Twitter Demographics

The data shown below were collected from the profiles of 26 tweeters who shared this research output. Click here to find out more about how the information was compiled.

Mendeley readers

The data shown below were compiled from readership statistics for 6 Mendeley readers of this research output. Click here to see the associated Mendeley record.

Geographical breakdown

Country Count As %
Unknown 6 100%

Demographic breakdown

Readers by professional status Count As %
Student > Master 6 100%
Unspecified 2 33%
Student > Doctoral Student 1 17%
Student > Ph. D. Student 1 17%
Readers by discipline Count As %
Unspecified 3 50%
Medicine and Dentistry 2 33%
Psychology 2 33%
Nursing and Health Professions 1 17%
Agricultural and Biological Sciences 1 17%
Other 1 17%

Attention Score in Context

This research output has an Altmetric Attention Score of 15. This is our high-level measure of the quality and quantity of online attention that it has received. This Attention Score, as well as the ranking and number of research outputs shown below, was calculated when the research output was last mentioned on 11 May 2017.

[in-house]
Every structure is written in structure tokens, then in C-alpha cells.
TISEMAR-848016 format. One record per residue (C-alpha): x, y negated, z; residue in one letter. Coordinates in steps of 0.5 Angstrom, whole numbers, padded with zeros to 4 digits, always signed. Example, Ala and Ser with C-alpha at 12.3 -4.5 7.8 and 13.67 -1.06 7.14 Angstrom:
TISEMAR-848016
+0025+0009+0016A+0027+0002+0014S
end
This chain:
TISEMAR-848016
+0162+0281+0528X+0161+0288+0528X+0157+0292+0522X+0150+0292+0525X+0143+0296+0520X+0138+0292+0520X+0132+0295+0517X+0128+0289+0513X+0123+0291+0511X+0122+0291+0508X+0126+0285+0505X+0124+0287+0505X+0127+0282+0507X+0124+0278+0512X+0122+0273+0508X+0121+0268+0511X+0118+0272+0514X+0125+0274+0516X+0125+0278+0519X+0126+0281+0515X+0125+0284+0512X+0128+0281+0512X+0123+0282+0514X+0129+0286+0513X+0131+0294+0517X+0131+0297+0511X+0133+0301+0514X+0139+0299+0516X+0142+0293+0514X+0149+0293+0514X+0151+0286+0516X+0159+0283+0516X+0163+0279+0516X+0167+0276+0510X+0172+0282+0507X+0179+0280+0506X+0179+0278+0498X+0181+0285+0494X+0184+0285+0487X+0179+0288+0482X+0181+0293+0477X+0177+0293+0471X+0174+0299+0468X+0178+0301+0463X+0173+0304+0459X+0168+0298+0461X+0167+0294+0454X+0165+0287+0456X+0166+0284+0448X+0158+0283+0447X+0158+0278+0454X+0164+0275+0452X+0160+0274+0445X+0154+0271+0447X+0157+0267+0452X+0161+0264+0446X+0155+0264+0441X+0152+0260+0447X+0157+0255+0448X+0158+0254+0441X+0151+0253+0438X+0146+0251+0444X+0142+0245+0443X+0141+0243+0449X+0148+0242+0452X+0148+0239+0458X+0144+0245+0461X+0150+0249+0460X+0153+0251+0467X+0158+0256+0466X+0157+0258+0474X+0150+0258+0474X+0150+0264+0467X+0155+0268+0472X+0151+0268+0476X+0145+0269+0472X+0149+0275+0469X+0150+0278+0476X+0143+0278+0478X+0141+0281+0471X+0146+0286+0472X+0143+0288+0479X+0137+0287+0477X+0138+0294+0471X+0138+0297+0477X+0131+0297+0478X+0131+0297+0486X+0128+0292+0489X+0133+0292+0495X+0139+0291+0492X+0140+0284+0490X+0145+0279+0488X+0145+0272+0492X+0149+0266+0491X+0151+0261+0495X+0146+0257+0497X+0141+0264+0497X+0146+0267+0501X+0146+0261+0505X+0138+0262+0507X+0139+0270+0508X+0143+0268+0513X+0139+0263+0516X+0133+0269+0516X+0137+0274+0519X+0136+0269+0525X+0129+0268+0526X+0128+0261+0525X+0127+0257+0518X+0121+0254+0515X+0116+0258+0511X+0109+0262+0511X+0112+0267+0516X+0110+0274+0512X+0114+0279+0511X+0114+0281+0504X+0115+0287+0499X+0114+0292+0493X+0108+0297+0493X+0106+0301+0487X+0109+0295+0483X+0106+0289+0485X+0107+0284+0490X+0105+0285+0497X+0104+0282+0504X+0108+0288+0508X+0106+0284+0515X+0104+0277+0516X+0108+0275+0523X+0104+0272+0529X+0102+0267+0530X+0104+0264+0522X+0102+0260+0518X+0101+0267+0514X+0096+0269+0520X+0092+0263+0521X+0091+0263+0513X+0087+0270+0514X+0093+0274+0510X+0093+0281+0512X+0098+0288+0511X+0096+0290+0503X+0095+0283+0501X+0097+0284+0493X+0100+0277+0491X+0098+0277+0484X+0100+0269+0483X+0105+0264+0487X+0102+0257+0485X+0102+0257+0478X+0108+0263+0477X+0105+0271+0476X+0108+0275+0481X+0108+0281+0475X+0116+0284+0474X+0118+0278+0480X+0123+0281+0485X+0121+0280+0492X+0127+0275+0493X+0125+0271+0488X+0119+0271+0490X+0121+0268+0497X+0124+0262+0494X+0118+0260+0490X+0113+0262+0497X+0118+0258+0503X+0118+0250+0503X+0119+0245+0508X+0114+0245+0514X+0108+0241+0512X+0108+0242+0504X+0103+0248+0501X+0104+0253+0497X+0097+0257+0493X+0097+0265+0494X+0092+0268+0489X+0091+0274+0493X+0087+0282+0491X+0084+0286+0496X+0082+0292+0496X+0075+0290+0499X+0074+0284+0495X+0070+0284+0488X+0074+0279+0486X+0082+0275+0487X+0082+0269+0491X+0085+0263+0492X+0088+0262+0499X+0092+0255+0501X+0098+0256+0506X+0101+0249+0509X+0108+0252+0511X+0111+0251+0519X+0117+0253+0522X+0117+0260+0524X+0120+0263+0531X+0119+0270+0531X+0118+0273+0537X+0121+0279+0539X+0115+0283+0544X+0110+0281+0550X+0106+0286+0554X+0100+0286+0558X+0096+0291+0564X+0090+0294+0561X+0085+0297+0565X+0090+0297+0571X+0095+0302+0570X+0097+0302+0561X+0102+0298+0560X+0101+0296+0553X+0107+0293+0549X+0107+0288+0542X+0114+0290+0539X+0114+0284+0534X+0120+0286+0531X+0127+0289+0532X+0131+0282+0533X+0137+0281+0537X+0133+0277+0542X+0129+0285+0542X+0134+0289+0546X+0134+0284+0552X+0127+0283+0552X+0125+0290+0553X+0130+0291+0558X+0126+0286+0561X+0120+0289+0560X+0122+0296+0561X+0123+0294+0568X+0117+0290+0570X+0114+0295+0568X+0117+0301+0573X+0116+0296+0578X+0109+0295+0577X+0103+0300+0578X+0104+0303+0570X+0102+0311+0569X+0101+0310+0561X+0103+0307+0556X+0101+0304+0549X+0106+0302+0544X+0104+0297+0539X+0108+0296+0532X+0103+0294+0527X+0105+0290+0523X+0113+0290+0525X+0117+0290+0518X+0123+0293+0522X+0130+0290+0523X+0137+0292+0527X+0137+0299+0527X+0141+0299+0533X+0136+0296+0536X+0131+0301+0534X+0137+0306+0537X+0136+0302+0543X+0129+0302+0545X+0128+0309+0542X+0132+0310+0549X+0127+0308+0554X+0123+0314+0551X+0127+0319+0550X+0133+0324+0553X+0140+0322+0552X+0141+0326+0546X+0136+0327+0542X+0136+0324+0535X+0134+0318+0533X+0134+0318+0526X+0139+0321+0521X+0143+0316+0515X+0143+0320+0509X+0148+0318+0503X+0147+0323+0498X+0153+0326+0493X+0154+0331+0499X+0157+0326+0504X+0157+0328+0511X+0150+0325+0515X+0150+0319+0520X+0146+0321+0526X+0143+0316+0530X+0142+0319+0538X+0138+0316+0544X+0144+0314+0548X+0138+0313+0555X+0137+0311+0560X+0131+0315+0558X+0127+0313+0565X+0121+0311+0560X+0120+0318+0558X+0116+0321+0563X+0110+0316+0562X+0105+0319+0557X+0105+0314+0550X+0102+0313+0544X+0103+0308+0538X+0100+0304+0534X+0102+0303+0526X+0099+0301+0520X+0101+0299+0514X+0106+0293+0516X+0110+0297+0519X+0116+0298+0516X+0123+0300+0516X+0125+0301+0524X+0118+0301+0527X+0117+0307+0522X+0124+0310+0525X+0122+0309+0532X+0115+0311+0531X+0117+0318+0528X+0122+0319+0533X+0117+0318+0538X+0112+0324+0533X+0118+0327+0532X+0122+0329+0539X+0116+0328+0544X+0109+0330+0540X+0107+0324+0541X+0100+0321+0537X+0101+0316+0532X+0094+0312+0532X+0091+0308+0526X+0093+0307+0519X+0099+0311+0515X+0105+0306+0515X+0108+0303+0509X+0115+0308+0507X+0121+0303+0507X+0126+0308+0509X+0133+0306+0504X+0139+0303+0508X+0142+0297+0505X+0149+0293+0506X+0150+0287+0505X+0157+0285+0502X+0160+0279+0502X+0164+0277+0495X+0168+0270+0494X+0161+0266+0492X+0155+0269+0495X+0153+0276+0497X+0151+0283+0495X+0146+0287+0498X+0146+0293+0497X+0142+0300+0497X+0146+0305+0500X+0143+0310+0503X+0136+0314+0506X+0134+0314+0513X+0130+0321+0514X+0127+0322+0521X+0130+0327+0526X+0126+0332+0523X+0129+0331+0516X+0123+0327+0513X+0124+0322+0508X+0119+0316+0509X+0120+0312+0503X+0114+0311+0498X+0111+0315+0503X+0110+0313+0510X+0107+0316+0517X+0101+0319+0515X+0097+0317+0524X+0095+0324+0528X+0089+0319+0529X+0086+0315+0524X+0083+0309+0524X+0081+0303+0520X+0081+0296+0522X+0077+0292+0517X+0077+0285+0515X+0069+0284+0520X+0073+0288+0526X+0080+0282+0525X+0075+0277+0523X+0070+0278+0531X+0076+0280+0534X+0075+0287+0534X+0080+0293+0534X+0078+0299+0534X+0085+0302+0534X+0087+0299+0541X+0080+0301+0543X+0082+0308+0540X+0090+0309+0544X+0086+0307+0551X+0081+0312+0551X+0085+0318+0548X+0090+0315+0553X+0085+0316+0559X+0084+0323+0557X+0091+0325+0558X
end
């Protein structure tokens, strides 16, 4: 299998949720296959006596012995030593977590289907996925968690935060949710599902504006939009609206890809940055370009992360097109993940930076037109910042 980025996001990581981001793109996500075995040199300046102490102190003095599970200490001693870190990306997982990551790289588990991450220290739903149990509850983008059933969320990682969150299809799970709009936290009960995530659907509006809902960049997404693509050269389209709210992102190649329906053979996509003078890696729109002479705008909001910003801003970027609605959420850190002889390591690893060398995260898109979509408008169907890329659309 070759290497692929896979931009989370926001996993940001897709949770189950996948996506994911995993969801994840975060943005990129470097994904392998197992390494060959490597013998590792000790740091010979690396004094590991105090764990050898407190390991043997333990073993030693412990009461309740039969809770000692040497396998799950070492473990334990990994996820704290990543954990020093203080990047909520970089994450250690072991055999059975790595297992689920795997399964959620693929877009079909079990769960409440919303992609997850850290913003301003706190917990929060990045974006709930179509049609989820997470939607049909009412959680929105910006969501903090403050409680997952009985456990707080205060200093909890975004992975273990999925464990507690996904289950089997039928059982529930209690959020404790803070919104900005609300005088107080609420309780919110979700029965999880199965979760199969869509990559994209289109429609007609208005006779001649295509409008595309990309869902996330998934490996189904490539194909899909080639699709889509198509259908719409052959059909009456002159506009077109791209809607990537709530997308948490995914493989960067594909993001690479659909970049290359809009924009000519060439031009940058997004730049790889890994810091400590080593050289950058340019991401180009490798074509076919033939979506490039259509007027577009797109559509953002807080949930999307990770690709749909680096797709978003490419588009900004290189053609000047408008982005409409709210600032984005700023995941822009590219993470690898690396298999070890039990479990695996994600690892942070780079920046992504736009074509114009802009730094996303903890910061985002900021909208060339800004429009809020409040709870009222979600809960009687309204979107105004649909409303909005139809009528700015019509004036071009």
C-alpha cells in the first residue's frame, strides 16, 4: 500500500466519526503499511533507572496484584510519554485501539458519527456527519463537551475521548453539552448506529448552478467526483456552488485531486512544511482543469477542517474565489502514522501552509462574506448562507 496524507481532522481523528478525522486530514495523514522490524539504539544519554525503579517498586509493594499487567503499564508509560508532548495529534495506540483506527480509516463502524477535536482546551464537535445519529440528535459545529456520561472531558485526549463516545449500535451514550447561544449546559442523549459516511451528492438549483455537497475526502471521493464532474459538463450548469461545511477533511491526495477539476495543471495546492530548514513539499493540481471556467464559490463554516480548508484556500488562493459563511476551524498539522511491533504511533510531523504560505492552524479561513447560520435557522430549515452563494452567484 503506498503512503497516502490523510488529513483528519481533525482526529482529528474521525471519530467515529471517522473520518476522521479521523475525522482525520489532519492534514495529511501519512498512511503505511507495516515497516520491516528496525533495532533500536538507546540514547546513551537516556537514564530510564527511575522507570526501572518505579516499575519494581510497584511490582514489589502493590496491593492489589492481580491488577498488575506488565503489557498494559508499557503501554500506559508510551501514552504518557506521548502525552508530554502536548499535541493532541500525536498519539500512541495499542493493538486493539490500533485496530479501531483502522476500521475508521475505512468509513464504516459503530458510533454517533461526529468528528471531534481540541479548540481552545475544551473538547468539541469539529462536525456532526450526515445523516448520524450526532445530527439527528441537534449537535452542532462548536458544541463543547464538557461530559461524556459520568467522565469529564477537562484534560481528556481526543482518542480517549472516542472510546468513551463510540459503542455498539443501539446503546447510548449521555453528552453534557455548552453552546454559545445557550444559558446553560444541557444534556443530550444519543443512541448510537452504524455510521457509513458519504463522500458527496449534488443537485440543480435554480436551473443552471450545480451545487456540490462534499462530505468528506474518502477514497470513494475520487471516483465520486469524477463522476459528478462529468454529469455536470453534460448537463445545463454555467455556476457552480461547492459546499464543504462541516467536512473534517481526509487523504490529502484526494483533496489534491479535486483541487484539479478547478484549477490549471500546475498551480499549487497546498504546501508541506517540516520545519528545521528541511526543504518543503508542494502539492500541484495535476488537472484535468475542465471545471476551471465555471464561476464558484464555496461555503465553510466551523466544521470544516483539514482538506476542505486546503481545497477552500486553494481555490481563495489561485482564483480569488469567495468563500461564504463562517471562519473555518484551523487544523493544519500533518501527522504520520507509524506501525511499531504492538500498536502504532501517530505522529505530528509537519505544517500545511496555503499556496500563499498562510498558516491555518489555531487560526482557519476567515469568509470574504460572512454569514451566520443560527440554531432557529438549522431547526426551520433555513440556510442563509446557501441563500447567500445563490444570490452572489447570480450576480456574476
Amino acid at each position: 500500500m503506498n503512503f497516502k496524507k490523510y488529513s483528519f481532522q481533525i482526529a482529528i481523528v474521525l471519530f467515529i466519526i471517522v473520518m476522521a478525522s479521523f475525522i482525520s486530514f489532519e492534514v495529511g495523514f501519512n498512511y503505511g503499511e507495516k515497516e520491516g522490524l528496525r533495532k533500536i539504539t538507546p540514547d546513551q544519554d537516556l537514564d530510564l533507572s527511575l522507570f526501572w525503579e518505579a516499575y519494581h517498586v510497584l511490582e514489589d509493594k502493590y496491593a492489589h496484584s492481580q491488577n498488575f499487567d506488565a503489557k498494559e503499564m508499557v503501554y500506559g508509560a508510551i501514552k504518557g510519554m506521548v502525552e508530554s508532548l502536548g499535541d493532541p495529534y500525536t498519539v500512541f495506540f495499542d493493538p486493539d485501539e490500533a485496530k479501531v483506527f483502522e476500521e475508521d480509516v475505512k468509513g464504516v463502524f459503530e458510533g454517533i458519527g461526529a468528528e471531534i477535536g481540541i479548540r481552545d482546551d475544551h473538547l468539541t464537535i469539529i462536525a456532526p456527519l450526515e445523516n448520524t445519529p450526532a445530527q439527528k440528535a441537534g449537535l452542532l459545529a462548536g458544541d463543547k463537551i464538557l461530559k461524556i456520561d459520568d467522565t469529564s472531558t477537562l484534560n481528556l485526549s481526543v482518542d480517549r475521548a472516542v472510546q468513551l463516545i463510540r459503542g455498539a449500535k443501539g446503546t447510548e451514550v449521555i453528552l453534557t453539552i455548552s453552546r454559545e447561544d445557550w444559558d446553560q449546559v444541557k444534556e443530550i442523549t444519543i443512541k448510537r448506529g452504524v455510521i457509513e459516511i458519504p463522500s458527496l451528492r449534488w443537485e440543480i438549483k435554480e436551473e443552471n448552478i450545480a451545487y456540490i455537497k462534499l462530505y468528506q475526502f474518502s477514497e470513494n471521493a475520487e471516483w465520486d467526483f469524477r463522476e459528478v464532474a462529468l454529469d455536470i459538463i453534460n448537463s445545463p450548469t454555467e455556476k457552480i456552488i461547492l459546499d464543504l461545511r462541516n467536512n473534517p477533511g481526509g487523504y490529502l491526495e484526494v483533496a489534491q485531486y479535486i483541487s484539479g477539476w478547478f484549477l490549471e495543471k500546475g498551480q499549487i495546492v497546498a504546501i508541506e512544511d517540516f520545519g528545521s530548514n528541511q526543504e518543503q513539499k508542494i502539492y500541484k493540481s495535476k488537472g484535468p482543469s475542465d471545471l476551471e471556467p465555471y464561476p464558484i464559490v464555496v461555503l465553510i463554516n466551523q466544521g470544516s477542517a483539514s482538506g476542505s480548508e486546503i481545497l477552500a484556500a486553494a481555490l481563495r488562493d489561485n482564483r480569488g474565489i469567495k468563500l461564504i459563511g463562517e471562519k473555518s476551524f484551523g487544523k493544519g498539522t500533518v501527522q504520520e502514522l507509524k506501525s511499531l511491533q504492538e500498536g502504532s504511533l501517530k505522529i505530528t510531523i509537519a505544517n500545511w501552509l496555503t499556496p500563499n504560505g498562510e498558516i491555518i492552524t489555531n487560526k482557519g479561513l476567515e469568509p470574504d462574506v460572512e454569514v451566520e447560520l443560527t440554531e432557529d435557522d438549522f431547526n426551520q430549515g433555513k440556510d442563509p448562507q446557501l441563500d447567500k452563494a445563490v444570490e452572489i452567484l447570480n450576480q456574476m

All research outputs
#989,803
of 13,190,464 outputs
Outputs from Cochrane database of systematic reviews
#3,075
of 10,519 outputs
Outputs of similar age
#37,713
of 344,832 outputs
Outputs of similar age from Cochrane database of systematic reviews
#75
of 212 outputs
Altmetric has tracked 13,190,464 research outputs across all sources so far. Compared to these this one has done particularly well and is in the 92nd percentile: it's in the top 10% of all research outputs ever tracked by Altmetric.
So far Altmetric has tracked 10,519 research outputs from this source. They typically receive a lot more attention than average, with a mean Attention Score of 20.6. This one has gotten more attention than average, scoring higher than 70% of its peers.
Older research outputs will score higher simply because they've had more time to accumulate mentions. To account for age we can compare this Altmetric Attention Score to the 344,832 tracked outputs that were published within six weeks on either side of this one in any source. This one has done well, scoring higher than 89% of its contemporaries.
We're also able to compare this research output to 212 others from the same source and published within six weeks on either side of this one. This one has gotten more attention than average, scoring higher than 64% of its contemporaries.